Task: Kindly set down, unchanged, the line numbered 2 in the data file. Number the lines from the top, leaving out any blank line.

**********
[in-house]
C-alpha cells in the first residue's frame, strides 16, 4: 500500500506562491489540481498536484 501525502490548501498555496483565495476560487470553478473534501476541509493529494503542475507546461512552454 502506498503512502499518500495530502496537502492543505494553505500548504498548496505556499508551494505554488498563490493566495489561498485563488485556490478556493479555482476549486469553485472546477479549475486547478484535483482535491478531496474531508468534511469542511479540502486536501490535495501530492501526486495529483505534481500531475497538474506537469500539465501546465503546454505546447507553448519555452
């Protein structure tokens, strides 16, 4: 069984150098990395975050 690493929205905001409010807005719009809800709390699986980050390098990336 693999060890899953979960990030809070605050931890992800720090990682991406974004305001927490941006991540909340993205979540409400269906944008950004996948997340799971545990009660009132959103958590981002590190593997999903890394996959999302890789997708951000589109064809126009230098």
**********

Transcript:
C-alpha cells in the first residue's frame, strides 16, 4: 500500500506562491489540481498536484 501525502490548501498555496483565495476560487470553478473534501476541509493529494503542475507546461512552454 502506498503512502499518500495530502496537502492543505494553505500548504498548496505556499508551494505554488498563490493566495489561498485563488485556490478556493479555482476549486469553485472546477479549475486547478484535483482535491478531496474531508468534511469542511479540502486536501490535495501530492501526486495529483505534481500531475497538474506537469500539465501546465503546454505546447507553448519555452